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G.R. No.


Sydeco v. People

Edmund Sydeco y Sionzon,


November 12, 2014

People of the Philippines,

Velasco, Jr., J.
Swerving is not necessarily indicative of imprudent behavior let alone constitutive of reckless driving. To
constitute the offense of reckless driving, the act must be something more than a mere negligence in the
operation of a motor vehicle, and a willful and wanton disregard of the consequences is required. Nothing
in the records indicate that the area was a no swerving or overtaking zone.
In 2006, separate informations, one for Violation of Section 56 (f) of Republic Act No. 4136 and another,
for Violation of Article 151 of the Revised Penal Code were filed against petitioner Edmund Sydeco.
According to the prosecution, on the night of the incident, police officers were manning a checkpoint when
they spotted a swerving red Ford Ranger pick-up driven by Sydeco. The team members flagged the vehicle
down and asked Sydeco to alight from the vehicle so he could take a rest at the police station situated
nearby, before he resumes driving. Sydeco, who the policemen claimed was smelling of liquor, denied being
drunk and insisted he could manage to drive. Thereafter, Sydeco was arrested and brought to the Ospital
ng Maynila where he was examined and found to be positive of alcoholic breath per the Medical Certificate
issued by that hospital. Sydeco, on the other hand, averred that he, the cook and waitress in his restaurant
were on the way home when they were signaled to stop by police officers who asked him to open the
vehicles door and alight for a body and vehicle search. When Sydeco instead opened the vehicle window
and insisted on a plain view search, one of the policemen told him he was drunk, pointing to three empty
beer bottles in the trunk of the vehicle. The officers then pulled Sydeco out of the vehicle and brought him
to the Ospital ng Maynila where they succeeded in securing a medical certificate under the signature of one
Dr. Harvey Balucating depicting Sydeco as positive of alcoholic breath, although no alcohol breath
examination was conducted. Sydeco was detained and released only in the afternoon of the following day
when he was allowed to undergo actual medical examination where the resulting medical certificate
indicated that he has sustained physical injuries but negative for alcohol breath.
Whether or not the CA erred in upholding the presumption of regularity in the performance of duties by the
police officers.

Going over the records, it is fairly clear that what triggered the confrontational stand-off between the police
team, on one hand, and Sydeco on the other, was the latters refusal to get off of the vehicle for a body and
vehicle search juxtaposed by his insistence on a plain view search only. Sydecos twin gestures cannot
plausibly be considered as resisting a lawful order. He may have sounded boorish or spoken crudely at that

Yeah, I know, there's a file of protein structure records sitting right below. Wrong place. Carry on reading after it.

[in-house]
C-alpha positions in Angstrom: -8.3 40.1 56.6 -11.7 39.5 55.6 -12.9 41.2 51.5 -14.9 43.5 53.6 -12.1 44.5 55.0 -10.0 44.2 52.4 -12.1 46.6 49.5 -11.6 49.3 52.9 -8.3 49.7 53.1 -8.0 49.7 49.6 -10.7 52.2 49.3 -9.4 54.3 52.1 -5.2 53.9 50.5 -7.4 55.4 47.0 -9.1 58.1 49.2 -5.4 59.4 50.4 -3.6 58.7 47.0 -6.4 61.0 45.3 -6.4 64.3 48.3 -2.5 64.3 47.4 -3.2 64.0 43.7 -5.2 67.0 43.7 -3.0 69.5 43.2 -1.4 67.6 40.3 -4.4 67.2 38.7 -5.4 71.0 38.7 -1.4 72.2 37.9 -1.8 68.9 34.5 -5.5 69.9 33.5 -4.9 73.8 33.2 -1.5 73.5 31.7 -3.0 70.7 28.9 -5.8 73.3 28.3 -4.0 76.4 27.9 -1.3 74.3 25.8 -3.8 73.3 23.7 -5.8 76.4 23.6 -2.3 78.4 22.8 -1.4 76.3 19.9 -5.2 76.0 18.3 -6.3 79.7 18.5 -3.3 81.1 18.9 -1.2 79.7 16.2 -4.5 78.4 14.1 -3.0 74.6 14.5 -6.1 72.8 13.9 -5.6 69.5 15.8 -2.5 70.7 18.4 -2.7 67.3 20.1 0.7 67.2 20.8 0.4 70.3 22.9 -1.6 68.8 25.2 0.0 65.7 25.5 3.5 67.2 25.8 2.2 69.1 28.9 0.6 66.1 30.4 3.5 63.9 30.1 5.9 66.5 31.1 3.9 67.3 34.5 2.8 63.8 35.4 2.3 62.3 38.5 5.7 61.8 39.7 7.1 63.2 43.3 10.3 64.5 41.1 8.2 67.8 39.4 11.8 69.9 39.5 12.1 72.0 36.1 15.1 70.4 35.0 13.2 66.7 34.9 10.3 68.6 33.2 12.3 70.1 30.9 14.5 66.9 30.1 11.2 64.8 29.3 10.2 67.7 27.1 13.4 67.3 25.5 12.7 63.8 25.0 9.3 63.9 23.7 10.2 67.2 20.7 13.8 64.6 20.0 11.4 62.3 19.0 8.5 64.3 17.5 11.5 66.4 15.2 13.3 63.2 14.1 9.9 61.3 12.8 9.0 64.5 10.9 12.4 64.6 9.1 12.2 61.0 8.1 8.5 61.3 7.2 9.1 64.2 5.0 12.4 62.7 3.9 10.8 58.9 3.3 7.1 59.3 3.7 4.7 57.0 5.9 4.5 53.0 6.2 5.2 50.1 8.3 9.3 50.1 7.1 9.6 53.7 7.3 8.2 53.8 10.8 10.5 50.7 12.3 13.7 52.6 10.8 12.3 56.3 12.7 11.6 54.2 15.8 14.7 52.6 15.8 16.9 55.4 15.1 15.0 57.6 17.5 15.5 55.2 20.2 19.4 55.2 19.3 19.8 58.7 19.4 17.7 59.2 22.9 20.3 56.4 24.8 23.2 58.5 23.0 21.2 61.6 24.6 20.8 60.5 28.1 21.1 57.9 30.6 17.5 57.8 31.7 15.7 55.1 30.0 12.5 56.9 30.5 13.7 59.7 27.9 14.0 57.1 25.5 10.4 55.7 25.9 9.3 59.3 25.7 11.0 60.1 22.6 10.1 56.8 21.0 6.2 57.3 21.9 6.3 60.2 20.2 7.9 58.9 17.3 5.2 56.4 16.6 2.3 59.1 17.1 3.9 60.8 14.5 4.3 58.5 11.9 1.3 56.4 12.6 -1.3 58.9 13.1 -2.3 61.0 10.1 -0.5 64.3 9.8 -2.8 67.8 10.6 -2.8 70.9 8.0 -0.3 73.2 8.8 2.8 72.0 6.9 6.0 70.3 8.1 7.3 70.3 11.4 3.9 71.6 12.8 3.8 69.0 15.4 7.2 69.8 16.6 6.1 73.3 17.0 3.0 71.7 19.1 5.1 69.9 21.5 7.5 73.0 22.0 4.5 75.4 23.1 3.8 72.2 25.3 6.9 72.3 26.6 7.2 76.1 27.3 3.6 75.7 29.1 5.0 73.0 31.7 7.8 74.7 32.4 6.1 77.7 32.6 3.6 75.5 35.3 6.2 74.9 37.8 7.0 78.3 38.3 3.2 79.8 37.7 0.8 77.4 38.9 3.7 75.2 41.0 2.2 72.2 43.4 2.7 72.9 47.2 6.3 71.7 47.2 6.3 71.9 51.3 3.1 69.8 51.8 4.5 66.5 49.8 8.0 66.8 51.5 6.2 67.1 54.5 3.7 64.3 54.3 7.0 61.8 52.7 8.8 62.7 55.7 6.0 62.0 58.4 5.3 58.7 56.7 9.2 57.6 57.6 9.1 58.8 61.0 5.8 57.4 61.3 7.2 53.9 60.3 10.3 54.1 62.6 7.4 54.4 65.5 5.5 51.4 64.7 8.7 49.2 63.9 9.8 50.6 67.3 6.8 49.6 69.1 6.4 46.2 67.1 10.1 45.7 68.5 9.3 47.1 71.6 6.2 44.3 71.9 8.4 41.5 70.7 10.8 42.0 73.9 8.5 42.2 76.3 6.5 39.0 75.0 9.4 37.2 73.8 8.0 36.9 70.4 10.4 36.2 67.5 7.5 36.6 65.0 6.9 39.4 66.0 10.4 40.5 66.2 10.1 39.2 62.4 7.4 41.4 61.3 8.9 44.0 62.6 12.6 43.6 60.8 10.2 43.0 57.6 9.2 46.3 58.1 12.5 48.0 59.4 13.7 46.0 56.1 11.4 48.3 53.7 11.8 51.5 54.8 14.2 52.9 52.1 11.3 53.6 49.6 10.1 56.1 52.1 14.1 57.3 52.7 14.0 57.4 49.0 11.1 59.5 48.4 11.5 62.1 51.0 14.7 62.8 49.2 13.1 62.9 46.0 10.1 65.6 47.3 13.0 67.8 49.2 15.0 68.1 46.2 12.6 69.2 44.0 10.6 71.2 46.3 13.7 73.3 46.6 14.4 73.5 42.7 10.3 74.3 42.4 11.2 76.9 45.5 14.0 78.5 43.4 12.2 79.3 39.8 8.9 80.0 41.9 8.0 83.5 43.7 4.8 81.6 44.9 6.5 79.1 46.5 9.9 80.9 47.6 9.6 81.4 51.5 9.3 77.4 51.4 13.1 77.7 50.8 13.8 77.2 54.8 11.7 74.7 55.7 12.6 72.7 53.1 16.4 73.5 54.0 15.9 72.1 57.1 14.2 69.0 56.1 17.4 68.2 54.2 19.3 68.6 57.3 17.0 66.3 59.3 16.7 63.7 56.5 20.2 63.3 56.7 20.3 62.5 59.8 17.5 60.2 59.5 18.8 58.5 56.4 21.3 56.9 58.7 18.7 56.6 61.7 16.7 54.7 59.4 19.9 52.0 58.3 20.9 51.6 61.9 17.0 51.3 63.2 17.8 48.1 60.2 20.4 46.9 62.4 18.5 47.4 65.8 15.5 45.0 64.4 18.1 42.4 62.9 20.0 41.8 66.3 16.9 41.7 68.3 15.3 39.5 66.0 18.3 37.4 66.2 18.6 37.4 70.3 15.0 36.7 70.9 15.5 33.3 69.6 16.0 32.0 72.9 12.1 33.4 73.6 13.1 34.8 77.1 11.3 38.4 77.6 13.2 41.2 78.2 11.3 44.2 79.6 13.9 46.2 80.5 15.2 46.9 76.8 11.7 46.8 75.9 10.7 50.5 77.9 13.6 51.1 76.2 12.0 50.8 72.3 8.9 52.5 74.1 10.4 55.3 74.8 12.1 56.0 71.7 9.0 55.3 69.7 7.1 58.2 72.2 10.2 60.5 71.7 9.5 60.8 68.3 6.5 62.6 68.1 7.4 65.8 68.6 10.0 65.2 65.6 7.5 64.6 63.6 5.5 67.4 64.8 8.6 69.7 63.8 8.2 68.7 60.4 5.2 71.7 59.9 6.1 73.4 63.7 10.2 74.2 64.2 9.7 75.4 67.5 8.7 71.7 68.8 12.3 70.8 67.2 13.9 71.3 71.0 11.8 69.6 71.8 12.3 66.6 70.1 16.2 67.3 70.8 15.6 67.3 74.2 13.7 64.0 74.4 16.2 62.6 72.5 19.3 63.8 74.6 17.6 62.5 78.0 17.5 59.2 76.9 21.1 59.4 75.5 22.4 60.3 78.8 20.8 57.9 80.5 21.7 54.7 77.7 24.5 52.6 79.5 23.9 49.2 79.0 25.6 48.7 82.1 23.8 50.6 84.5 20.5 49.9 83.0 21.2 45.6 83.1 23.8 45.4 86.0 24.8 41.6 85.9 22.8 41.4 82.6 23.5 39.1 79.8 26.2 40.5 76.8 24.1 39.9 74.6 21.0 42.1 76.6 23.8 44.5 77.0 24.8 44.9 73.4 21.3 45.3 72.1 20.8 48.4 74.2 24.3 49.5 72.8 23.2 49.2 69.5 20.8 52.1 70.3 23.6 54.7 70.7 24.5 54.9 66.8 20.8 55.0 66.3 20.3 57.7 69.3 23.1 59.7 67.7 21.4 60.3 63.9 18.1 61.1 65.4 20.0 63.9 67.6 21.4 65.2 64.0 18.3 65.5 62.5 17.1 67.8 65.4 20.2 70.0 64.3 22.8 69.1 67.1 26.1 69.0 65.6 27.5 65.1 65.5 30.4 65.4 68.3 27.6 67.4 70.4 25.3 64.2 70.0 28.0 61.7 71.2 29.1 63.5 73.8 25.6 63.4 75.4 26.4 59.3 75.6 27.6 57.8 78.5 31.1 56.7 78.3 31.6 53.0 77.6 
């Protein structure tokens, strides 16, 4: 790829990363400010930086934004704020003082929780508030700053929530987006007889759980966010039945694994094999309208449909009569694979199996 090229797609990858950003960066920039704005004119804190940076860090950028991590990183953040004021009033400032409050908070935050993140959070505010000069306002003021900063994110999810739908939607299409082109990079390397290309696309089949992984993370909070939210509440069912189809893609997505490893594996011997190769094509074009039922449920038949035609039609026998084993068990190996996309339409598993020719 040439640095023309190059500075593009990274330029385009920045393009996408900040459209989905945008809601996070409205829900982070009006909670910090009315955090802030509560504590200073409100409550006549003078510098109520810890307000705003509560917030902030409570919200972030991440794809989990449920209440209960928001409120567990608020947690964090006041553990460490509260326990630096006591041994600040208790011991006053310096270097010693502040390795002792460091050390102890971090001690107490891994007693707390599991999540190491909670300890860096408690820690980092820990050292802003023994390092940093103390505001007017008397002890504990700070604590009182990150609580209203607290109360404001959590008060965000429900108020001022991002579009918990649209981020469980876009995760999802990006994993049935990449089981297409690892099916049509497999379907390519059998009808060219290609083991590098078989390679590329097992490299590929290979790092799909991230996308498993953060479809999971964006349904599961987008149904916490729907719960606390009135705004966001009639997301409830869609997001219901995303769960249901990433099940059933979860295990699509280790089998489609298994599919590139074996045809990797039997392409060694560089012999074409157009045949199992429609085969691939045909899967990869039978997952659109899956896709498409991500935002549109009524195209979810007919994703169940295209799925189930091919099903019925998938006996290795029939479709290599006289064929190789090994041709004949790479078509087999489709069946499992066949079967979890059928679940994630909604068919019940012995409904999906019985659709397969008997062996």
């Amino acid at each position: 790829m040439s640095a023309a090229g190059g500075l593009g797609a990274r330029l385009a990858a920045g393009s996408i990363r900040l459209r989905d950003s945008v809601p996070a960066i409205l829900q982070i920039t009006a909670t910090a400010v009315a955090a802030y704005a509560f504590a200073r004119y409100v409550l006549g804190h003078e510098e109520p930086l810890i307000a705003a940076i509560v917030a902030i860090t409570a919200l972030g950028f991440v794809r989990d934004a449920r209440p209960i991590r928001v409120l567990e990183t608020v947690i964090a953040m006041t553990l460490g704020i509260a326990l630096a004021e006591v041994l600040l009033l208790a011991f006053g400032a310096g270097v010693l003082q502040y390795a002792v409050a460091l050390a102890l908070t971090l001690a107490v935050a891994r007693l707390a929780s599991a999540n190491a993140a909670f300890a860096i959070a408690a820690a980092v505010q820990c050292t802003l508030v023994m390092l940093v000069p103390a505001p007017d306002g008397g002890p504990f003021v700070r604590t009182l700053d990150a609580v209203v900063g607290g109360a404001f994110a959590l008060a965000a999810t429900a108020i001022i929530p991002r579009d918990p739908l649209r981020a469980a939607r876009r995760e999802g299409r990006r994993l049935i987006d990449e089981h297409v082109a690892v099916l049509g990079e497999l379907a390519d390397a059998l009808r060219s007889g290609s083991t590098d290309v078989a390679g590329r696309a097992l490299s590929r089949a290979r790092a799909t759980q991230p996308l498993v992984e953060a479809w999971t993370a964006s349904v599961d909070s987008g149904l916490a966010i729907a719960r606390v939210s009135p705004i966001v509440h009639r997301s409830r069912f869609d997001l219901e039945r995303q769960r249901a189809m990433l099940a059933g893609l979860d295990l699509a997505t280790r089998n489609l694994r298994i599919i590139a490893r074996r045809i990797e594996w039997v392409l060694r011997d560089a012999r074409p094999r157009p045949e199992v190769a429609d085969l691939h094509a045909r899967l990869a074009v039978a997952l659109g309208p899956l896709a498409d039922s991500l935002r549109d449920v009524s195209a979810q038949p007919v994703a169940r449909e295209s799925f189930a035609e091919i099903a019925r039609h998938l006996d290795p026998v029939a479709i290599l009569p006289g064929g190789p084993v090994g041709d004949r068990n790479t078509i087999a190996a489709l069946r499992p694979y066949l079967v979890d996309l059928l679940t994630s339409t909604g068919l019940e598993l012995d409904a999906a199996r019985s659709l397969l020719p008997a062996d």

time, but none of this would make him a criminal. It remains to stress that Sydeco has not, when flagged
down, committed a crime or performed an overt act warranting a reasonable inference of criminal activity.
He did not try to avoid the road block established. He came to a full stop when so required to stop. The
two key elements of resistance and serious disobedience punished under Art. 151 of the RPC are: (1) That
a person in authority or his agent is engaged in the performance of official duty or gives a lawful order to
the offender; and (2) That the offender resists or seriously disobeys such person or his agent.

G.R. No. 202692

Sydeco v. People

November 12, 2014

In sum, the MeTC, as echoed by RTC and CA later, did not rely on the medical certificate Dr. Balucating
issued on June 12, 2006 as to Sydecos intoxicated state, as the former was not able to testify as to its
contents, but on the testimony of SPO4 Bodino, on the assumption that he and his fellow police officers
were acting in the regular performance of their duties. It cannot be emphasized enough that smelling of
liquor/alcohol and be under the influence of liquor are differing concepts. Corollarily, it is difficult to
determine with legally acceptable certainty whether a person is drunk in contemplation of Sec. 56(f) of RA
4136 penalizing the act of driving under the influence of alcohol. The legal situation has of course changed
with the approval in May 2013 of the Anti-Drunk and Drugged Driving Act of 2013 (RA 10586) which
also penalizes driving under the influence of alcohol (DUIA), a term defined under its Sec. 3(e) as the act
of operating a motor vehicle while the drivers blood alcohol concentration level has, after being subjected
to a breath analyzer test reached the level of intoxication as established jointly by the DOH, the
NAPOLCOM and the DOTC. Under Sec. 3(g) of the IRR of RA 10586, a driver of a private motor vehicle
with gross vehicle weight not exceeding 4,500 kilograms who has blood alcohol concentration (BAC) of
0.05% or higher shall be conclusive proof that said driver is driving under the influence of alcohol. Viewed
from the prism of RA 10586, petitioner cannot plausibly be convicted of driving under the influence of
alcohol for this obvious reason: he had not been tested beyond reasonable doubt, let alone conclusively,
for reaching during the period material the threshold level of intoxication set under the law for DUIA, i.e.,
a BAC of 0.05% or over. Under Art. 22 of the RPC, penal laws shall be given retroactive insofar as they
are favorable to the accused. Section 19 of RA 10586 expressly modified Sec. 56(f) of RA4136. Verily, even
by force of Art. 22 of the RPC in relation to Sec. 3(e) of RA 10586 alone, Sydeco could very well be
acquitted for the charge of driving under the influence of alcohol, even if the supposed inculpatory act
occurred in 2006.